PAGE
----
This story is important to the United States. I think we must definitely end our dependence on the Russians before they make the switch to the new rocket. Based on the levels of poor quality control and corruption seen recently in Russia, I have grave doubts the new rocket will fly reliably at first. It would be a mistake to buy its use to put Americans in space.

Top scientists to review data adjustments of temperature data

The uncertainty of science? A panel of five scientists has been formed to review the adjustments to the global temperature data at NOAA and the Goddard Institute of Space Studies (GISS) that have consistently cooled the past but warmed the present, thus creating the illusion of more warming than the raw data suggests.

Careful analysts have come up with hundreds of examples of how the original data recorded by 3,000-odd weather stations has been “adjusted”, to exaggerate the degree to which the Earth has actually been warming. Figures from earlier decades have repeatedly been adjusted downwards and more recent data adjusted upwards, to show the Earth having warmed much more dramatically than the original data justified.

So strong is the evidence that all this calls for proper investigation that my articles have now brought a heavyweight response. The Global Warming Policy Foundation (GWPF) has enlisted an international team of five distinguished scientists to carry out a full inquiry into just how far these manipulations of the data may have distorted our picture of what is really happening to global temperatures.

The global warming scientists at NOAA and GISS are finally going to challenged to explain their adjustments, something they have so far refused to do. For my part, I will be very surprised if they can come up with a scientifically justified explanation.

Seven big failed environmentalist predictions

Link here.

Like the author, I remember every single one of these doomsday predictions. I also remember how every single one of these predictions was wildly wrong. Until these fear-mongers can reliably predict things, I see no reason to believe them.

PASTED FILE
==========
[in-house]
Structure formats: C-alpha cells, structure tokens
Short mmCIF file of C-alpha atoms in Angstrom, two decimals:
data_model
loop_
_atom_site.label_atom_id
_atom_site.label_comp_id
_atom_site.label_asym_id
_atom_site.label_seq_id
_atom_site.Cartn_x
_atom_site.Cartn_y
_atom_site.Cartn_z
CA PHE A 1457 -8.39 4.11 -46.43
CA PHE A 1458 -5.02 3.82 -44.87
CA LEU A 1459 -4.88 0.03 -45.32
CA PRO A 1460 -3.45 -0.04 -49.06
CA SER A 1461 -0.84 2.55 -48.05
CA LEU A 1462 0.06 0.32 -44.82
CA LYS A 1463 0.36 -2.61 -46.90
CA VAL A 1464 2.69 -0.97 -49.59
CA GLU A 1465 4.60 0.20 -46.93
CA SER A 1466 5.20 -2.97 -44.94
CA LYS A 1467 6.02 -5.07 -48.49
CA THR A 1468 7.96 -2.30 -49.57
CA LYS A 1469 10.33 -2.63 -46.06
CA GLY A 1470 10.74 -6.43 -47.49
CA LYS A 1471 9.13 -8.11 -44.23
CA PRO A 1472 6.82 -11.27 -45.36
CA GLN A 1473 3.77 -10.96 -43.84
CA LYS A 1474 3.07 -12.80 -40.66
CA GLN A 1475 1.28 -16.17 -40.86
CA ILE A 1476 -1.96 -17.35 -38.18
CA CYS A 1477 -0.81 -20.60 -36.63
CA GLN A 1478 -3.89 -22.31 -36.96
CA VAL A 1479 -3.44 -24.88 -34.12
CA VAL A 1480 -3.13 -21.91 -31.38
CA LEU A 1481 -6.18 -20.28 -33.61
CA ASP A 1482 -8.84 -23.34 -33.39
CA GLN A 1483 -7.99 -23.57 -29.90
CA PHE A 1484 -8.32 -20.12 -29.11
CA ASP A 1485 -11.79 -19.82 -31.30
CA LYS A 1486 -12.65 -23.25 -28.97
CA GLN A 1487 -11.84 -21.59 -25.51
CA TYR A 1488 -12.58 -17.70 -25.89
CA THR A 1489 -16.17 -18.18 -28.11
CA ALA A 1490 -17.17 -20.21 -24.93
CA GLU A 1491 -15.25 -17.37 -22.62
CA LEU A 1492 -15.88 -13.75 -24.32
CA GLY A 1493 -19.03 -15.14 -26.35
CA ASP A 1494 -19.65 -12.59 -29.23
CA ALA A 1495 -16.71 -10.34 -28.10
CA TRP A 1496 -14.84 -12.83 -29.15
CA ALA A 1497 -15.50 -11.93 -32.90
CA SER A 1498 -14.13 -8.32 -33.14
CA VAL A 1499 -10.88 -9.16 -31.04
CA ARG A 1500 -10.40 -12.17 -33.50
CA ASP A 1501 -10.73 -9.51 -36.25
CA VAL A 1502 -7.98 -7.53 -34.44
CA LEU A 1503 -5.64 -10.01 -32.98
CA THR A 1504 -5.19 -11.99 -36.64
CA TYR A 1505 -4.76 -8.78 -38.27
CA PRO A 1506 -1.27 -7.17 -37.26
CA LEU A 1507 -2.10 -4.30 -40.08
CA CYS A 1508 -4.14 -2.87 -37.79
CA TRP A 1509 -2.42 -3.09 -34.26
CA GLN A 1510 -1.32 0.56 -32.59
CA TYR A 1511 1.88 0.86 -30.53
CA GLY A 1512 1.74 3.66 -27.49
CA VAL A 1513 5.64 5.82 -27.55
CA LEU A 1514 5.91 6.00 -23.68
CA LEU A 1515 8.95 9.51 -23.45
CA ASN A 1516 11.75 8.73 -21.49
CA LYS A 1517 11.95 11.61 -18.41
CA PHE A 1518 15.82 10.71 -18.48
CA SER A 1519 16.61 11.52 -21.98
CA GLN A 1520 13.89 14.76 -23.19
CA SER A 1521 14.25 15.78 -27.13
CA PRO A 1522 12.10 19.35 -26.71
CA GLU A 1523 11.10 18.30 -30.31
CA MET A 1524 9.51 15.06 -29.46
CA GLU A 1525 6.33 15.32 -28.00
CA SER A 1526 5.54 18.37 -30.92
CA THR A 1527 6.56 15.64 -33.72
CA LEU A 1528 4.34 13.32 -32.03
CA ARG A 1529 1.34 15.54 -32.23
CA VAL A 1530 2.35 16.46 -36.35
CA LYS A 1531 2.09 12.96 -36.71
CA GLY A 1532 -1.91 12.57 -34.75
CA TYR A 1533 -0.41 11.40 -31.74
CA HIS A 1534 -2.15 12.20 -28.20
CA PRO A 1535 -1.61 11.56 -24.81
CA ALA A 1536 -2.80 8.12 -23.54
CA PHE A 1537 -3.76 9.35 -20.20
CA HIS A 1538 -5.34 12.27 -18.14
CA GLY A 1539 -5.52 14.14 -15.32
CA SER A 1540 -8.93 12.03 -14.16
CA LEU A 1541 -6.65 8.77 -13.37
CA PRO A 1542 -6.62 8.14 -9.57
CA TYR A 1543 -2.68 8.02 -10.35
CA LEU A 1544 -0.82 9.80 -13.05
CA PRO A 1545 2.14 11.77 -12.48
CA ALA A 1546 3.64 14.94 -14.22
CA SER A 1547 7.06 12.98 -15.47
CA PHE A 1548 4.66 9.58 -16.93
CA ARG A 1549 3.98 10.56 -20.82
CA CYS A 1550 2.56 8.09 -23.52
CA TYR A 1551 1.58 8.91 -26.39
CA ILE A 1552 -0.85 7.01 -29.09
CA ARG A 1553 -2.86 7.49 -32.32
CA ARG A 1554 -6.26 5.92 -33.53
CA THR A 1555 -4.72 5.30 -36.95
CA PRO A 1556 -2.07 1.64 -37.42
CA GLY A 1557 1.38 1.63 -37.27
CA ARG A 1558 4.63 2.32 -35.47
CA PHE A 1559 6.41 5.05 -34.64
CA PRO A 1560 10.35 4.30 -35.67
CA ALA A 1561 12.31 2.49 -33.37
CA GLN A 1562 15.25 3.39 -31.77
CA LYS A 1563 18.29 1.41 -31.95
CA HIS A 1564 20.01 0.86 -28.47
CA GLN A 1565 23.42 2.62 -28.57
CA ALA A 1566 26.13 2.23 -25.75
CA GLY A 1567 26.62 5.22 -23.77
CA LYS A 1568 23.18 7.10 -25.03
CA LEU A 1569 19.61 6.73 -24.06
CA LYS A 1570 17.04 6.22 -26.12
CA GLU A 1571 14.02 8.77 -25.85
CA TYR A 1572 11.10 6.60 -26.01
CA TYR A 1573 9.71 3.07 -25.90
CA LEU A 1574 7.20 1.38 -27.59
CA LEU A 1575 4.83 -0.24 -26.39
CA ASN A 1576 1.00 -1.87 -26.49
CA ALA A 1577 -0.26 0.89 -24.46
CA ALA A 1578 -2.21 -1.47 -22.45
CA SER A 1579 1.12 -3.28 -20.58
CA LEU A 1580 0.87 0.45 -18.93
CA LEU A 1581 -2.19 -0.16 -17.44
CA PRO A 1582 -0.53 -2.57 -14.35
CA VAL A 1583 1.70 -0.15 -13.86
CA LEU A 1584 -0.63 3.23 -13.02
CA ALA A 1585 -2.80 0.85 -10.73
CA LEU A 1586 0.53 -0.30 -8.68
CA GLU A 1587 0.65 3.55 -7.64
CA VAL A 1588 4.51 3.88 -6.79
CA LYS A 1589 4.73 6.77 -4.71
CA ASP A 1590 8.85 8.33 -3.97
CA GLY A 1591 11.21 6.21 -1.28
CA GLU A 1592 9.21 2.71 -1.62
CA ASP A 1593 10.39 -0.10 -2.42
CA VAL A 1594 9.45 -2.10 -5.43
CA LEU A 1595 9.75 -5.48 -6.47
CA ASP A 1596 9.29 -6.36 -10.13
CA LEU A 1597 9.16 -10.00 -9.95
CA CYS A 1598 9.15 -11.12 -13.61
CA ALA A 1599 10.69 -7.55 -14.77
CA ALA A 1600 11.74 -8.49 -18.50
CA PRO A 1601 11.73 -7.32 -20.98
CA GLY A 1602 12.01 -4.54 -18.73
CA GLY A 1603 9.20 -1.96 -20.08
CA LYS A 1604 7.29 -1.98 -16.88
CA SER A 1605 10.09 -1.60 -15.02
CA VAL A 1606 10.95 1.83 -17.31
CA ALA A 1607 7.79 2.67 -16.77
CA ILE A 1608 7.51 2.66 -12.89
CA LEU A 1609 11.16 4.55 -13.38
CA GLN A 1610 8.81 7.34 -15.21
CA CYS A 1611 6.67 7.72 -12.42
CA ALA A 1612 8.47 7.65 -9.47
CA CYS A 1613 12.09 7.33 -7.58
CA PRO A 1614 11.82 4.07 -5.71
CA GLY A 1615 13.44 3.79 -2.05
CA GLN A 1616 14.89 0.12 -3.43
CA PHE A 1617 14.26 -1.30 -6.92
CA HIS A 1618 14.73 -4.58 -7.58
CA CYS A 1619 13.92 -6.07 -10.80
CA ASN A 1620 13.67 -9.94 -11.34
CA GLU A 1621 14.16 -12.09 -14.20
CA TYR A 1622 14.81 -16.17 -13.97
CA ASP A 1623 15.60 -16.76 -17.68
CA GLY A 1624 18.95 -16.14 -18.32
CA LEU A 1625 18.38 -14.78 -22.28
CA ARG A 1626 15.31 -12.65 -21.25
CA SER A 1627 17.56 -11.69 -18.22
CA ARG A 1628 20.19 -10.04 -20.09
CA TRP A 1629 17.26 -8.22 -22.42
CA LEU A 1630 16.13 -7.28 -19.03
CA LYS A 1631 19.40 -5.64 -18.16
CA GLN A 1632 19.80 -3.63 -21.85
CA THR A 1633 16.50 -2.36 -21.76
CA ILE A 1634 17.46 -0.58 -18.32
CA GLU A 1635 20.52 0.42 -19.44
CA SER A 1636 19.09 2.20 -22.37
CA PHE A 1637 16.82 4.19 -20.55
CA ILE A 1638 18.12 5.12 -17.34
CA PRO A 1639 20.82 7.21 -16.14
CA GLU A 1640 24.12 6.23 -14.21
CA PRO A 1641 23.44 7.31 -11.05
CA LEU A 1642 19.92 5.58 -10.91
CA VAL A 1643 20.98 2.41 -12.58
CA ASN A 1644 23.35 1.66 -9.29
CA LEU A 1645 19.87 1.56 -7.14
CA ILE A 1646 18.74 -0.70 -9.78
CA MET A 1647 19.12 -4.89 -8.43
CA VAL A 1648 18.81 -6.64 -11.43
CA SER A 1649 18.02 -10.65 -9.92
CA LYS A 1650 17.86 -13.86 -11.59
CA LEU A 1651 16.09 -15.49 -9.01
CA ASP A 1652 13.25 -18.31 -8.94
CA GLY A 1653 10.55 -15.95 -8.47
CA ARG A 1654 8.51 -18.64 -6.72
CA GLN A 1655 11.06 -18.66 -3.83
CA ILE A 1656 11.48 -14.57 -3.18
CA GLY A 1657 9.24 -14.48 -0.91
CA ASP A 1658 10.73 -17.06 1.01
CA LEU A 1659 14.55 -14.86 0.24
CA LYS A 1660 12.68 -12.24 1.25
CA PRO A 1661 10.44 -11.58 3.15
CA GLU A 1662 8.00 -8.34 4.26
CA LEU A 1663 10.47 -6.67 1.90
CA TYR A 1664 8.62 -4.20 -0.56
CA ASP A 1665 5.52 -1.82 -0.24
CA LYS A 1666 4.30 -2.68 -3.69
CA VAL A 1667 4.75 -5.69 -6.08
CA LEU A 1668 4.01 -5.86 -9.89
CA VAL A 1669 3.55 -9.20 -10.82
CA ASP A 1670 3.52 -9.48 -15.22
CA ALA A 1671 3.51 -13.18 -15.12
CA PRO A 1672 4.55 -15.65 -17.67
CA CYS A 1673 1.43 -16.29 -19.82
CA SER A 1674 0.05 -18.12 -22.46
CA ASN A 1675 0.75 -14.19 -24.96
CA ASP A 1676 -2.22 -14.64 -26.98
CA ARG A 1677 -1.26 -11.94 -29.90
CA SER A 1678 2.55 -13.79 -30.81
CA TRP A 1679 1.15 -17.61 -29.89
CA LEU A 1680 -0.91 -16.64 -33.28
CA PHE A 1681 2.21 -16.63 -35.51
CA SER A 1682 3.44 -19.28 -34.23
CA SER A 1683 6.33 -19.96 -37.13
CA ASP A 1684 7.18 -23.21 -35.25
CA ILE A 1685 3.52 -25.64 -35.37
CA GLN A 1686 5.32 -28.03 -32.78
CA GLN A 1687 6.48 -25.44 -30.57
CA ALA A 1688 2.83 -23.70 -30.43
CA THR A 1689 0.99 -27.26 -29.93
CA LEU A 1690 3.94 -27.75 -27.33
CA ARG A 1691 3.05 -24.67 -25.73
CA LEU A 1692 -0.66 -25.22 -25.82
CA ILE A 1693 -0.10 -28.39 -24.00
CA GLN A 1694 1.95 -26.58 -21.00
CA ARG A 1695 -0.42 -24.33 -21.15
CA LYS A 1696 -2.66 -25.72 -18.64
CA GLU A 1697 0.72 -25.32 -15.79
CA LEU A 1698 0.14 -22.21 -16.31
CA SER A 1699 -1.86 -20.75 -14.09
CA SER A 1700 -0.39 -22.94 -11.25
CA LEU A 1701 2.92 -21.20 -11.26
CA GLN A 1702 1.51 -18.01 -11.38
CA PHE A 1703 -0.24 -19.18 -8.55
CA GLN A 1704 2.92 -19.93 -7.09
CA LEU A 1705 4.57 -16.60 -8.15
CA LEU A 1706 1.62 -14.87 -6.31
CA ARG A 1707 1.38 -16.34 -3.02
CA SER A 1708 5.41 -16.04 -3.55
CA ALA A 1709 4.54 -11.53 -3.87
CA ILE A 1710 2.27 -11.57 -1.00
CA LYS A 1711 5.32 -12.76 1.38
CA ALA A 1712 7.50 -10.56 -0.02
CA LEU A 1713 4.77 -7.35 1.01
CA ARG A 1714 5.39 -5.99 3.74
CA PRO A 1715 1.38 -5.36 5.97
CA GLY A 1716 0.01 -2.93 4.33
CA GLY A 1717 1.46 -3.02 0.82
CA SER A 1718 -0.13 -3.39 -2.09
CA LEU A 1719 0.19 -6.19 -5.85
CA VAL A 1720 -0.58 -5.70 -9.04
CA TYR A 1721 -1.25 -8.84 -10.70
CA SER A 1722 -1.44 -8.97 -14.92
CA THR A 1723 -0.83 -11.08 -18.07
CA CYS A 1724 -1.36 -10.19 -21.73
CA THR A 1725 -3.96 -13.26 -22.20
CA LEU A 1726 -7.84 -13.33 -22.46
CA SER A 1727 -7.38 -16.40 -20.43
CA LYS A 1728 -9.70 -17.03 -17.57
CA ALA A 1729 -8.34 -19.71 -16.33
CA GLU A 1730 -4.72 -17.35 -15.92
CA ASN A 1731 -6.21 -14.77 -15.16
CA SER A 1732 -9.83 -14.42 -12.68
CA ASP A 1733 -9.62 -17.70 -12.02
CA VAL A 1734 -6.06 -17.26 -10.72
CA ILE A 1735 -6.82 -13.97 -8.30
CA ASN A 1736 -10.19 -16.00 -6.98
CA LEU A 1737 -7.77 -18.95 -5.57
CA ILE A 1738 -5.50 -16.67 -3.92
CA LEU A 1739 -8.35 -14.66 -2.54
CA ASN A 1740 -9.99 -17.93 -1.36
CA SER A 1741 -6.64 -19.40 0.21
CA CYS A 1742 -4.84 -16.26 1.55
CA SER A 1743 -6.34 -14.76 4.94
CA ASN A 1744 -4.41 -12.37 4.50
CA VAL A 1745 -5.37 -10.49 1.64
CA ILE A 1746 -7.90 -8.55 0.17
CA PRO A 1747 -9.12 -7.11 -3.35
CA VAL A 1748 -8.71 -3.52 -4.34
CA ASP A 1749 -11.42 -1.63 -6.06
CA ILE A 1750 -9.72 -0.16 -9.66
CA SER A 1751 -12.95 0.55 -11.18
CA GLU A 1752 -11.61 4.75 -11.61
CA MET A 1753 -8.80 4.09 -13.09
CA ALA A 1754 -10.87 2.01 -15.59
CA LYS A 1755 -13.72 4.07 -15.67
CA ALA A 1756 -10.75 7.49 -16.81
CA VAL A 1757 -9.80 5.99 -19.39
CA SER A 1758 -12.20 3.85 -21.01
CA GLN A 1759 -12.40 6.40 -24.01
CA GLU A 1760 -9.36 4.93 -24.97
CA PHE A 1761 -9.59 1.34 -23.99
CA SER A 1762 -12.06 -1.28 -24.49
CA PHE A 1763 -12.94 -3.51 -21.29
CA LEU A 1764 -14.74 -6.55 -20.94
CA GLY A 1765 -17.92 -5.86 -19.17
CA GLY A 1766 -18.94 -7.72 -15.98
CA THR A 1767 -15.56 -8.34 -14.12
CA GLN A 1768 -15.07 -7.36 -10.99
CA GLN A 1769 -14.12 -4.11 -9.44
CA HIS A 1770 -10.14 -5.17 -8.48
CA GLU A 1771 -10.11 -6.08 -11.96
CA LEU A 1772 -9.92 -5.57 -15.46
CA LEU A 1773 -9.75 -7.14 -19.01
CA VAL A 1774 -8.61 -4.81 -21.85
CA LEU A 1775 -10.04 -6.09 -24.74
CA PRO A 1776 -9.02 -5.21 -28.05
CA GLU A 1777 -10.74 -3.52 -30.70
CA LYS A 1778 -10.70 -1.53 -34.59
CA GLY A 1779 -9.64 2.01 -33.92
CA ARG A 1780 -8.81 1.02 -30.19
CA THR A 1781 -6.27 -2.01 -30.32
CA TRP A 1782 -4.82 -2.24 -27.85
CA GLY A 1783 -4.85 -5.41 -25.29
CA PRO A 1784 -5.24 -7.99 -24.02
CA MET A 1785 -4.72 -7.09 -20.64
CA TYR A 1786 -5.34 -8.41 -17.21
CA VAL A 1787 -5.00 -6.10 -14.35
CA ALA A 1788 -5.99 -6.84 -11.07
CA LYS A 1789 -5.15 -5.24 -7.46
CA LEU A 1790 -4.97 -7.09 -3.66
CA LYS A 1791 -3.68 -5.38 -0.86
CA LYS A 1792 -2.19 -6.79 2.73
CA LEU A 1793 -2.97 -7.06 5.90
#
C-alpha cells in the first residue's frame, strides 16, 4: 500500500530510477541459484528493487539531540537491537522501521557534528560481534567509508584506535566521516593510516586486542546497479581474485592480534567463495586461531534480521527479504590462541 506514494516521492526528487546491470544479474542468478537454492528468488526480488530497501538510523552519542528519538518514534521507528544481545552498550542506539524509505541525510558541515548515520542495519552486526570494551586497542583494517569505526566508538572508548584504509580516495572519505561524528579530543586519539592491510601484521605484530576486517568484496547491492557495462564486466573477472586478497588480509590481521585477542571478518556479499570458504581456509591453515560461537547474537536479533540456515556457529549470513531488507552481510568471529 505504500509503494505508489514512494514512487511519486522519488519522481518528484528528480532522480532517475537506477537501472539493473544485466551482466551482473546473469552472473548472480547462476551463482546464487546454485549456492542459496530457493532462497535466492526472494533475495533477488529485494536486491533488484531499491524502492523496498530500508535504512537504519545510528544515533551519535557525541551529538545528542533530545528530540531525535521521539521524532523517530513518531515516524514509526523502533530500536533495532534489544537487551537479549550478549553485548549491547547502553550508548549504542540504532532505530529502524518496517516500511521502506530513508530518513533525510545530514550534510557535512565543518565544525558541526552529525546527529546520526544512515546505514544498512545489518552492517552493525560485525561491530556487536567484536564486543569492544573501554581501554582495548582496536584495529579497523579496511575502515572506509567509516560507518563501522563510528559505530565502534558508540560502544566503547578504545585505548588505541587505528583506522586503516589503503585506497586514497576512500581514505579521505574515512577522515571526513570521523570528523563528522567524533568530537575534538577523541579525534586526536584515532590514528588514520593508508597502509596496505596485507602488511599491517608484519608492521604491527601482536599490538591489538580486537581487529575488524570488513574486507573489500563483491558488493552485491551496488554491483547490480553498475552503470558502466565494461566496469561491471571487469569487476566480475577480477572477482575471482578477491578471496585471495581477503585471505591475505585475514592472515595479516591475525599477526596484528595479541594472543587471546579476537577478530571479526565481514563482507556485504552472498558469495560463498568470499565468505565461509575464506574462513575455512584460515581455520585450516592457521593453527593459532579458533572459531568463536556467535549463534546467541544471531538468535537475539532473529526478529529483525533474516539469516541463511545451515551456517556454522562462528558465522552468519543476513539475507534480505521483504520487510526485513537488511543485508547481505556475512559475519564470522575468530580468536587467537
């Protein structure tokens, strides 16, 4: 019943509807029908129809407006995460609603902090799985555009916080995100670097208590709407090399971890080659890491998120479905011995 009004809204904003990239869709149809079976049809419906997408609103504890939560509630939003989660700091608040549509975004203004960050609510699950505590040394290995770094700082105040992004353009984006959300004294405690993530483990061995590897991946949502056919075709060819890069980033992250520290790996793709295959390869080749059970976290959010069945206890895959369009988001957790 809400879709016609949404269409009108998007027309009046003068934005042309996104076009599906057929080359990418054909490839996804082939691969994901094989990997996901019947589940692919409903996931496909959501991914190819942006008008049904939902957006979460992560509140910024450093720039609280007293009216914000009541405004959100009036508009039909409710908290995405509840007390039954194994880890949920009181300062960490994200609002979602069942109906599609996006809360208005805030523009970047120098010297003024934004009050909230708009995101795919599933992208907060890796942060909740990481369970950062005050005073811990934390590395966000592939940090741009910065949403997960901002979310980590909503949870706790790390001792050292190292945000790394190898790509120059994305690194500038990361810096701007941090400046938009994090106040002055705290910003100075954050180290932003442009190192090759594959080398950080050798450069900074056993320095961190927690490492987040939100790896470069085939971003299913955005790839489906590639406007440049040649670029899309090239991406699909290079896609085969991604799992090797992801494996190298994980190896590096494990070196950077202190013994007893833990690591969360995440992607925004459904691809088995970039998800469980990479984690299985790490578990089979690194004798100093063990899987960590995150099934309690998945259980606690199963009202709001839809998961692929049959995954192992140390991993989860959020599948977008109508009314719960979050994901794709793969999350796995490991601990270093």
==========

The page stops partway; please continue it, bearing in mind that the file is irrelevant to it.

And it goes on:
His article however does provide one entertaining tidbit:

You know how old I am? I’m so positively ancient that I remember when one of Jimmy Carter’s big answers to the impending shortage of oil was to increase federal funding for research on how to extract oil from shale. It ended the way you would expect: it went nowhere. But some decades later, private oil companies did find a way to more economically extract oil from shale—and environmentalists promptly made it public enemy #1.

All true. And just one more example of how the government fails at something while private enterprise, fueled by the profit motive, finds a way to make that exact same thing happen.

Layered mesas inside Martian crater

Layered mesas inside a Martian crater

Cool image time! In their weekly release of new images, the hi-resolution camera team for Mars Reconnaissance Orbiter have posted a wonderful image of the complex layering and terracing inside Spallanzani Crater, located in the high latitudes of the red planet’s southern hemisphere. The image on the right is only one small section of the much larger image.

So what is the composition of these layers? Spallanzani Crater lies in the high latitudes of the Southern hemisphere (around 60 degrees in latitude) so there is a good possibility that the deposits are ice-rich. If we look more closely we will notice fractured mounds, which sometimes indicate the presence of subsurface ice. Another interesting observation is the presence of grooves in the shaded slopes of some of the layers. Perhaps these grooves formed because of the sublimation (the direct transfer of solid ice to water vapor) of ice from these slopes since slopes tend to get warmer than the surrounding terrains.

This image hardly shows a breakthrough discovery, but I like it because it illustrates nicely the wonderful but very alien landscape of Mars. To walk its surface will be a daily adventure for its first colonists.